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The Cougar Chronicle

The independent student news site of San Marcos, California

The Cougar Chronicle

The independent student news site of San Marcos, California

The Cougar Chronicle

Interview with President of the Speech and Debate Club Zachary Dybeck

Zachary Dybeck, president of CSUSM’s Speech and Debate Club.
Courtesy of Zachary Dybeck.
Zachary Dybeck, president of CSUSM’s Speech and Debate Club.

What is the speech and debate club, and what do you guys do?

An analogy I would give for our club is that it is similar to something like track and field. You are running and doing hurdles, but there are many smaller events within it—hundred-meter dashes, relays—and speech and debate is like that too. For example, there are events that focus on impromptu speaking, where you get a couple of minutes to prepare a seven-minute speech. Then there are our regular debate formats, like IPDA (International Public Debate Association), where you prep for thirty minutes and then do a thirty-minute debate on a topic assigned to you and an opponent. We compete at tournaments for those events and others, competing against community colleges and other four-year universities throughout San Diego and Los Angeles. 

It is a great opportunity for those who want to develop their public speaking skills. Although it is a competitive environment, we also want to help anyone strengthen their public speaking skills. 

That is what our club is really about.

Could you give a more detailed description of one of those events? 

Sure. One that I like to do, which I’ve been doing for a long time, is extemporaneous speaking. It’s what we would call a “limited prep event” which means you must give a speech on something that is not memorized or prepared. So, in an extemporaneous speech debate, you go into a round, and they give you a list of three topics,—usually in the form of a question about a current political issue, so you might give a speech about the 2024 election or a piece of legislation going through congress—and you research that topic for thirty minutes before giving a seven-minute speech on it. And, after a few rounds of those, people are ranked based on their performance. So that is an extemporaneous speech debate, and they help you practice thinking and researching quickly. Those are some of the skills you get out of a limited prep event.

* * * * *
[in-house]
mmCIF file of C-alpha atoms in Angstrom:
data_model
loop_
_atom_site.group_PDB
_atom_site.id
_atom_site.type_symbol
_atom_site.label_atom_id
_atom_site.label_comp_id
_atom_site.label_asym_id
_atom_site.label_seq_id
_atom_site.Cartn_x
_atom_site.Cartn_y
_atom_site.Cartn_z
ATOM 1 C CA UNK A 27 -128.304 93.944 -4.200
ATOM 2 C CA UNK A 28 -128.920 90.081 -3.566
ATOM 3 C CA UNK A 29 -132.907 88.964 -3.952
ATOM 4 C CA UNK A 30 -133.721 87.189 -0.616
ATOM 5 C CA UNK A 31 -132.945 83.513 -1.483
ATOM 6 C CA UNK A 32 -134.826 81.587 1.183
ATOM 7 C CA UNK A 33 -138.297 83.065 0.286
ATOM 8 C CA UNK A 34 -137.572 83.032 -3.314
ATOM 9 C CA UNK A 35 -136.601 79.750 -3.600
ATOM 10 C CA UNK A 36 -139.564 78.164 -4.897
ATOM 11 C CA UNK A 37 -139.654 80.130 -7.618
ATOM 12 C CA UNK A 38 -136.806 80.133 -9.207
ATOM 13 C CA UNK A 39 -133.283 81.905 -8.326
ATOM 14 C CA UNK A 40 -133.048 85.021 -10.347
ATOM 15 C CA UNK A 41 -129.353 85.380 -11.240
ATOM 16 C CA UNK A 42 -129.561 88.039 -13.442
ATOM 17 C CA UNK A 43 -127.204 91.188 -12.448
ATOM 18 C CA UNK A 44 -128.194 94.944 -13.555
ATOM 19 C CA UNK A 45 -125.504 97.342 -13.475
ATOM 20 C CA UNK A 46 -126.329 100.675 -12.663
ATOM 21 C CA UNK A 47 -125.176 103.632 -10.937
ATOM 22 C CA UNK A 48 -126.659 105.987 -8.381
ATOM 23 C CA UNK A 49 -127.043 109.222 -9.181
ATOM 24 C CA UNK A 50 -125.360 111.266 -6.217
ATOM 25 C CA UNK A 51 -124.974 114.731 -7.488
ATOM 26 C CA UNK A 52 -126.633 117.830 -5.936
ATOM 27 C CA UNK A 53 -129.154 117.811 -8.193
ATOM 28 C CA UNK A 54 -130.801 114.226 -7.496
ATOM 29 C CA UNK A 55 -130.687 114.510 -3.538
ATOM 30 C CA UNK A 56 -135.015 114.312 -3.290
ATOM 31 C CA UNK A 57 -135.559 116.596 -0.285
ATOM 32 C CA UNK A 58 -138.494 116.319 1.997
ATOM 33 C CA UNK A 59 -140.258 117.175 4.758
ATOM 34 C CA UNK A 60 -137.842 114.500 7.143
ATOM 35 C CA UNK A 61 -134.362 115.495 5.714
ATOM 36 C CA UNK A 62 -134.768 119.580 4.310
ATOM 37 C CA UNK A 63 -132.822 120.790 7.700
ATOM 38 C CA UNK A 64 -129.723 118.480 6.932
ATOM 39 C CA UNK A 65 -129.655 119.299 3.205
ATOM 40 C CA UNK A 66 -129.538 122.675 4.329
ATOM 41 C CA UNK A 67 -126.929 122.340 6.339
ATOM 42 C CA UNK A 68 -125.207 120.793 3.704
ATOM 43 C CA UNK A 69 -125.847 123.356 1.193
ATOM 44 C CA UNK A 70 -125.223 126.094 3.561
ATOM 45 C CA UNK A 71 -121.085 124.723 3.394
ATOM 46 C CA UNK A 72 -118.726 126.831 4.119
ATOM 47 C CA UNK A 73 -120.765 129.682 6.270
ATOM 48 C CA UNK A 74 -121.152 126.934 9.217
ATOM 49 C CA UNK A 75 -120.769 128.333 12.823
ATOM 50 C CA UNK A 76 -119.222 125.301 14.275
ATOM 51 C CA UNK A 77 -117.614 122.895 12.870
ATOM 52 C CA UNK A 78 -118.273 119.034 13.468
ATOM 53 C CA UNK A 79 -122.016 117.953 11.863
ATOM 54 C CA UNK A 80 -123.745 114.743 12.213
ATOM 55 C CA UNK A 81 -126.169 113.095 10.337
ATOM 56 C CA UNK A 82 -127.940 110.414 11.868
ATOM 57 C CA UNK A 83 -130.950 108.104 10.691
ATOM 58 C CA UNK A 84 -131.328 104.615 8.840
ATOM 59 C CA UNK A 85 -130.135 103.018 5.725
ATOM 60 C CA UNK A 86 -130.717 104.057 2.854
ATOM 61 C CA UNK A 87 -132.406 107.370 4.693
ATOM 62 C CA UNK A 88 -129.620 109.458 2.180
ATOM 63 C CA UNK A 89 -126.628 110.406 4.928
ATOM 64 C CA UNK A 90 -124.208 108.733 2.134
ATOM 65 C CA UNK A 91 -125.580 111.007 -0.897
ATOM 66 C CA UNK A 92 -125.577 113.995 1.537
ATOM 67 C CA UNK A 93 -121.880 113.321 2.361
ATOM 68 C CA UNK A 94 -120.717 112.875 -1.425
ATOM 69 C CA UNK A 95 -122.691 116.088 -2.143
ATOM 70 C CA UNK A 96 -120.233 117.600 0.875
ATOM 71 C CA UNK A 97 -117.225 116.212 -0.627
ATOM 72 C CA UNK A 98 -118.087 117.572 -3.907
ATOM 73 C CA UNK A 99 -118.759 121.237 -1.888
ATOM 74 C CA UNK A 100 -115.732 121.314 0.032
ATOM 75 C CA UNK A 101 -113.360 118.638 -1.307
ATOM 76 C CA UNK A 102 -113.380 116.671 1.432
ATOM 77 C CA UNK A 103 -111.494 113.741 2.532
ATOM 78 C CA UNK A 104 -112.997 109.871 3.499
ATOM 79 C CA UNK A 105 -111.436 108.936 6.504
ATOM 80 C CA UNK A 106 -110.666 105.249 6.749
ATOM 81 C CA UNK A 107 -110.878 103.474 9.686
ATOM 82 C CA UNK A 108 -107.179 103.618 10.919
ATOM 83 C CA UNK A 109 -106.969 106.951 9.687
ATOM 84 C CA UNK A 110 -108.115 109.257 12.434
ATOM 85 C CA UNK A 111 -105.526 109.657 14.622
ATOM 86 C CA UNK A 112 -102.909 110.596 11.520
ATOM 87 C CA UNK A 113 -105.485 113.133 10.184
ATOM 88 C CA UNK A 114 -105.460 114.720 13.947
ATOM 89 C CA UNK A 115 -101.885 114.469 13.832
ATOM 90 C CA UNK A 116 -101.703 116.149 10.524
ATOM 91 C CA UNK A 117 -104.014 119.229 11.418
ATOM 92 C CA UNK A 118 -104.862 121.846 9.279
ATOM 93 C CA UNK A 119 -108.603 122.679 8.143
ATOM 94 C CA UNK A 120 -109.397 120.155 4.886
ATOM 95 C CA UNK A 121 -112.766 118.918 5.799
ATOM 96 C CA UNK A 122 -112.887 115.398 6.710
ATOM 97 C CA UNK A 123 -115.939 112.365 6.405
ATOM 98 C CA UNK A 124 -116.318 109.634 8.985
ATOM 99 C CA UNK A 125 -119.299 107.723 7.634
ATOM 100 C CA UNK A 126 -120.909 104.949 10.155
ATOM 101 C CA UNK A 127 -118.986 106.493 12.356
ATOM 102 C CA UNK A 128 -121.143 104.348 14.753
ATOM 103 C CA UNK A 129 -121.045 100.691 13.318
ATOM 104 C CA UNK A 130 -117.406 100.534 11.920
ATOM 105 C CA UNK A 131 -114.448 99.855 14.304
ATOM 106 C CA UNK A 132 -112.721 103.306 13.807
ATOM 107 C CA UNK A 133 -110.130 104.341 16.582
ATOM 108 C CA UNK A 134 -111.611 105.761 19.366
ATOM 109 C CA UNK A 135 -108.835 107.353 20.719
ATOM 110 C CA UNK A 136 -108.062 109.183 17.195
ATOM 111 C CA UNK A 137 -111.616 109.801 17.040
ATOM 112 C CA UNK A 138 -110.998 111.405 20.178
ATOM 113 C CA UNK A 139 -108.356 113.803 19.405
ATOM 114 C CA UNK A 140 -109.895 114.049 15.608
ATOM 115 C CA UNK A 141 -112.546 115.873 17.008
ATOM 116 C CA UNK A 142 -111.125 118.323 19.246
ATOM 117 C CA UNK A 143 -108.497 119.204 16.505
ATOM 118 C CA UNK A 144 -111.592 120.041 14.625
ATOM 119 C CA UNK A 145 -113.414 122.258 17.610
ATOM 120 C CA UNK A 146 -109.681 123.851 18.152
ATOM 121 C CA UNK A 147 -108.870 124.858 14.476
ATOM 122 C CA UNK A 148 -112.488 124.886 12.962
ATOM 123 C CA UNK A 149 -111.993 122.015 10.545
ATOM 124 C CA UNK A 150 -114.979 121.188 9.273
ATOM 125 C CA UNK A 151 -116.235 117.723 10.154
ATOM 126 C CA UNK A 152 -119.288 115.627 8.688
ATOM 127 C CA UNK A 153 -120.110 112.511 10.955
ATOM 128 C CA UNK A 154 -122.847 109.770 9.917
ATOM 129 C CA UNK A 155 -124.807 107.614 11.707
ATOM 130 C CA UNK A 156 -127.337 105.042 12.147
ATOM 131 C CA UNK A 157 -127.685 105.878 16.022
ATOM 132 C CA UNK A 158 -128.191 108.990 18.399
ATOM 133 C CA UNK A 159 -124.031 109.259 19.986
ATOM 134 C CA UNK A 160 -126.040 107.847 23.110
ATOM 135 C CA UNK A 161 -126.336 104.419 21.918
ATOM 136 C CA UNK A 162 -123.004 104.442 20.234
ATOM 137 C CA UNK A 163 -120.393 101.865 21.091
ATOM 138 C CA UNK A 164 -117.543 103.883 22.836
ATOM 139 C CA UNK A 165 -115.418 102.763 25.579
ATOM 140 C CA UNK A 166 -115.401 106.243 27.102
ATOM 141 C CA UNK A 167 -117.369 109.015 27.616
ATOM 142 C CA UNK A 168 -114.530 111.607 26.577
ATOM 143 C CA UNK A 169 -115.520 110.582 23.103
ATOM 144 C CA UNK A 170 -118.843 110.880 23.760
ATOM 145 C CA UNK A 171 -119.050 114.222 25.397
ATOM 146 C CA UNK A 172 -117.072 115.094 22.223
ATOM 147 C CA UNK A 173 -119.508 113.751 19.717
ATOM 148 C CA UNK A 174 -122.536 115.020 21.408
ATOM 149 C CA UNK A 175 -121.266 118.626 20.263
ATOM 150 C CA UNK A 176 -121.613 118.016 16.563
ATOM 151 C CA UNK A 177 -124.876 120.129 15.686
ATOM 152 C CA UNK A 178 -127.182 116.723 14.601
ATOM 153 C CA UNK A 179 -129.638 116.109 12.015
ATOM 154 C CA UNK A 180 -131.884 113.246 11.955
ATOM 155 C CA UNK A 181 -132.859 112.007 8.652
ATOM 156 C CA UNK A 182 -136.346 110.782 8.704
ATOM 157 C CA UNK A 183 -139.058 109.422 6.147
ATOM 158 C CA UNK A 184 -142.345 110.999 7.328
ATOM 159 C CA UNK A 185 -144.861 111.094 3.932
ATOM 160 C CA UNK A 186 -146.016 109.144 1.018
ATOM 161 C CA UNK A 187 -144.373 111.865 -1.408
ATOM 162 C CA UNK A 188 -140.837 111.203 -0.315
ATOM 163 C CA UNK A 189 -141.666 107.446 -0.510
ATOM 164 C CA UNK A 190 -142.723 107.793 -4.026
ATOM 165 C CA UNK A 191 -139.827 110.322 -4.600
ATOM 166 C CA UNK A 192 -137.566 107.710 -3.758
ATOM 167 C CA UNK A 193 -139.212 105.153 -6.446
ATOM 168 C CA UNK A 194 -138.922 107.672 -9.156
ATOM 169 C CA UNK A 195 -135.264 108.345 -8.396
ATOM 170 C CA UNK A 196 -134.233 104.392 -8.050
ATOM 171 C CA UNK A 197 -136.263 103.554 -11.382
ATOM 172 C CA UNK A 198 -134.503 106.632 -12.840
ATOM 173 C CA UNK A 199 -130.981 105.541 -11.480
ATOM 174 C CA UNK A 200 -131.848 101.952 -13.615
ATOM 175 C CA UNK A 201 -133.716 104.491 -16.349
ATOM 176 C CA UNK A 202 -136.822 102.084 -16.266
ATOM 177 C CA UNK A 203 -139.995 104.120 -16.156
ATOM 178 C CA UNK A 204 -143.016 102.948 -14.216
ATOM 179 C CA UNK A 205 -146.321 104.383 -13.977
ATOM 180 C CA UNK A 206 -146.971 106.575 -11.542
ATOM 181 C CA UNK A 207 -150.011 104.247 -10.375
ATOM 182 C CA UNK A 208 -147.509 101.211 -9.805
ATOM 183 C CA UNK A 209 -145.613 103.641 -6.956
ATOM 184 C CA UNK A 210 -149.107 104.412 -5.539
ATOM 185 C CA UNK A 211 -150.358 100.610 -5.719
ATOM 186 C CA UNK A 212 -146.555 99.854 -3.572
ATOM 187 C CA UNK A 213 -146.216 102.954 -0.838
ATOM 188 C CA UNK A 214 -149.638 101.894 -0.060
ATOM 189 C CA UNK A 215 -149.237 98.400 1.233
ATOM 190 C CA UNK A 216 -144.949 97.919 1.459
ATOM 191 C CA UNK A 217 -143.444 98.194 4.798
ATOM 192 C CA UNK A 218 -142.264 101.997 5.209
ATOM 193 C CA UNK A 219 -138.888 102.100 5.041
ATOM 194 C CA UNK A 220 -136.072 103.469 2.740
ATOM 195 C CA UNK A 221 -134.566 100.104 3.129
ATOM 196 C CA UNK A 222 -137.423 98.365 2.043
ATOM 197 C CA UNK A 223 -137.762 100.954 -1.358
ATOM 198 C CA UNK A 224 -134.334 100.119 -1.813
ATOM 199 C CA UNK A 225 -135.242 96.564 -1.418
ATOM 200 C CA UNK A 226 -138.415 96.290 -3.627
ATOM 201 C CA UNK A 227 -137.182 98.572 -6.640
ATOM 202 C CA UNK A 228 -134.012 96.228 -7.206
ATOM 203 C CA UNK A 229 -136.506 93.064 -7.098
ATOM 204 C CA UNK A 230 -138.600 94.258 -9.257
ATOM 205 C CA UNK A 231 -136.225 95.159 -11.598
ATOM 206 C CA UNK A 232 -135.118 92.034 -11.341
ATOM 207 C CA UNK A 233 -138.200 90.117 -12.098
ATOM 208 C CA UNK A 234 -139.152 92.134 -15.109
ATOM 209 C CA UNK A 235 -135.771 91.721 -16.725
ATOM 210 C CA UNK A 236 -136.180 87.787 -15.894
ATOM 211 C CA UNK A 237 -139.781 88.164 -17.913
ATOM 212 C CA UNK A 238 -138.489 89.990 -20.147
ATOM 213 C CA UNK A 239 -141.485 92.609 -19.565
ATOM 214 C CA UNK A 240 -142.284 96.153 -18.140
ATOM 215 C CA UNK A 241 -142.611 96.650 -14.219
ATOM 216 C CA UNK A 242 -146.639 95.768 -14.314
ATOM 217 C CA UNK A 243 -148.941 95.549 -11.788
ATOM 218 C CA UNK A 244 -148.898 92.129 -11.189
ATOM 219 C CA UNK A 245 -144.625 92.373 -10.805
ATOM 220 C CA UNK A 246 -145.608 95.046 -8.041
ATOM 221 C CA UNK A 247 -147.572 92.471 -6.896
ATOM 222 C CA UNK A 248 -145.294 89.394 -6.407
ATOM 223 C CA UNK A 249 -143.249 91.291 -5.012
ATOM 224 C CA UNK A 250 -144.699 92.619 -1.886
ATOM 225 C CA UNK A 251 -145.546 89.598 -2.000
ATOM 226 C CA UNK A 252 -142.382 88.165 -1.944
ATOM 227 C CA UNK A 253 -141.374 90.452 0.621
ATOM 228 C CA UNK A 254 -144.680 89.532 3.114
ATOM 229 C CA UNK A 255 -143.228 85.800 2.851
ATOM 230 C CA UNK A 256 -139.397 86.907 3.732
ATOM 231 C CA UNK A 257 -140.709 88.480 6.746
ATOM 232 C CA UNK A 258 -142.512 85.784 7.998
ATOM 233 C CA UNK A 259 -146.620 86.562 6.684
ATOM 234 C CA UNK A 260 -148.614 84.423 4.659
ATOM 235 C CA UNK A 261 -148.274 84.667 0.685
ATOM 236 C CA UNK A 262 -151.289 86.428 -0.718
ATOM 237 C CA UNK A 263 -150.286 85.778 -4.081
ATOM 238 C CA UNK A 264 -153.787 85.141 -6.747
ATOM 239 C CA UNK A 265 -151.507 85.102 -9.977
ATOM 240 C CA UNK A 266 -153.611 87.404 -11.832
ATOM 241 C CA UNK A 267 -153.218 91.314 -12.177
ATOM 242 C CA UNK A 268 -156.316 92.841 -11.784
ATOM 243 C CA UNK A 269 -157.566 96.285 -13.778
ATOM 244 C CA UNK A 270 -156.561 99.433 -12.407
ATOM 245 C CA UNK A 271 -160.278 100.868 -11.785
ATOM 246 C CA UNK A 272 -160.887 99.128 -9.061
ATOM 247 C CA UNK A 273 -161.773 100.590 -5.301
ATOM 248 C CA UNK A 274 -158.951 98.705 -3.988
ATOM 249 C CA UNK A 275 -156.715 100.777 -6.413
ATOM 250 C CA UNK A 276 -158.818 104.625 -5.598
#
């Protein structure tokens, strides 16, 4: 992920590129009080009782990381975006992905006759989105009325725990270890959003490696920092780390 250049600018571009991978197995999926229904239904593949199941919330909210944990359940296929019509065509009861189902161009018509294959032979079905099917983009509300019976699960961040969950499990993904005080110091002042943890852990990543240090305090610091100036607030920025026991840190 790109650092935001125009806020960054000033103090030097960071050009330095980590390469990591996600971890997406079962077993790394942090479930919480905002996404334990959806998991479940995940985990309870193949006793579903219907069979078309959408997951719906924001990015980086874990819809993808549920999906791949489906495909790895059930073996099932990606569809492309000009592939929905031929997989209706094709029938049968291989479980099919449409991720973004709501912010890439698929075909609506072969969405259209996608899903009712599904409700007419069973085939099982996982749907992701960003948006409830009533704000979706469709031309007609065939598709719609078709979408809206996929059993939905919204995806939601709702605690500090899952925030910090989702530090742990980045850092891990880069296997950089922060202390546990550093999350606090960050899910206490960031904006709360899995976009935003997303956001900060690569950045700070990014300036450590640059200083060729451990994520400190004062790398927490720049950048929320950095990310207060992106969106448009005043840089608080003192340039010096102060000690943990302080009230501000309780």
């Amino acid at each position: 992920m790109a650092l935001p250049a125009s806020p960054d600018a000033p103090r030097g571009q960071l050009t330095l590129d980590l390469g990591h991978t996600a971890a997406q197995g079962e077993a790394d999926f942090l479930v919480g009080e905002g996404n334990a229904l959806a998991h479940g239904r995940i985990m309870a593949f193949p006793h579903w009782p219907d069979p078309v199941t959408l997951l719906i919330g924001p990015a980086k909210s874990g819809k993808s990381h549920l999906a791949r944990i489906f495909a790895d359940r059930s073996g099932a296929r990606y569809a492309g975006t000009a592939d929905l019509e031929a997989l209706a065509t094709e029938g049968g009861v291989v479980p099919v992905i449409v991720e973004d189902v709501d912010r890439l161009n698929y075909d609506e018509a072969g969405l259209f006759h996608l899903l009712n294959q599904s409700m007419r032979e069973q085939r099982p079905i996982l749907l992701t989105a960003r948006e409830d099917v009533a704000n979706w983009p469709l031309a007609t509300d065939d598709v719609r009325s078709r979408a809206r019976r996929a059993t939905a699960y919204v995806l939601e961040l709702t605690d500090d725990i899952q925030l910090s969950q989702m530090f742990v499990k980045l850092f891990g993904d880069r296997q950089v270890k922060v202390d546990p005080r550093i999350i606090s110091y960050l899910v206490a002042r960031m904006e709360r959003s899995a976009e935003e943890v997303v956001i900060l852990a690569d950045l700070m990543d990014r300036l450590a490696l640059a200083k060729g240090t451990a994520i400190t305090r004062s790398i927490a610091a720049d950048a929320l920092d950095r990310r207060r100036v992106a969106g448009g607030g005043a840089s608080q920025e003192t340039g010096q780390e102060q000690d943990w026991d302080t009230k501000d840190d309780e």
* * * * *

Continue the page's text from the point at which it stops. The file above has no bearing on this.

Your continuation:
So, what would you say are some of the outcomes people can expect from joining the club? 

I would say our club is something very beneficial for anyone. However, I think that if you are interested in getting an education after college—like going to graduate school, or getting a master’s—it will help you hone many of the same skills needed for those programs. Much of graduate school is doing research and writing papers, and people in speech and debate develop very strong research and presentation skills. So, it’s very beneficial for most graduate programs, especially law school. Lawyers need great speaking skills. 

And besides more practical skills for the workplace, speech and debate can help build your confidence and self-esteem. So, there is also a real, everyday benefit to what we do in our club. 

Why are you starting the club back up? 

I am starting the club back up because I believe there is great value in doing speech throughout college. Most people fear public speaking; but since it is such a necessary skill in workspaces and everyday life, clubs like ours are a great environment to improve that skill. 

I also wanted to bring it back just because I love the community of speech and debate, and the competition and community that is brought up in it. There are also a lot of practical skills that are developed through (speech and debate), and I wanted to bring that community and those skills back to our campus. 

How can people join and get involved? 

There are a few ways. We just finished all our organizational requirements and are now a registered club on campus, so people will soon be able to find us in the club directory. They can also speak with our advisor, Nicholas Thomas, or myself. Finding us on campus can be a bit difficult, so the club directory will be the best way. We are also planning on holding other larger events to get people interested and signed up, such as working with the political science organization to do mock debates, among other things. 

Anything else you would like to share about the club? 

We are looking to expand debate to be more of a participatory thing. People tend to be a bit intimidated by speech and debate because it seems like a very academically rigorous and exclusive thing, but we don’t want to give that impression at all. We want to show that, regardless of their experience with speech and debate, everyone will be accepted at all skill and experience levels. So, I would say we want our club to be as welcoming as possible, and to encourage as many people as possible to join our club. 

Sounds great. Thank you for doing this interview. 

You’re welcome. Thanks for having me. 

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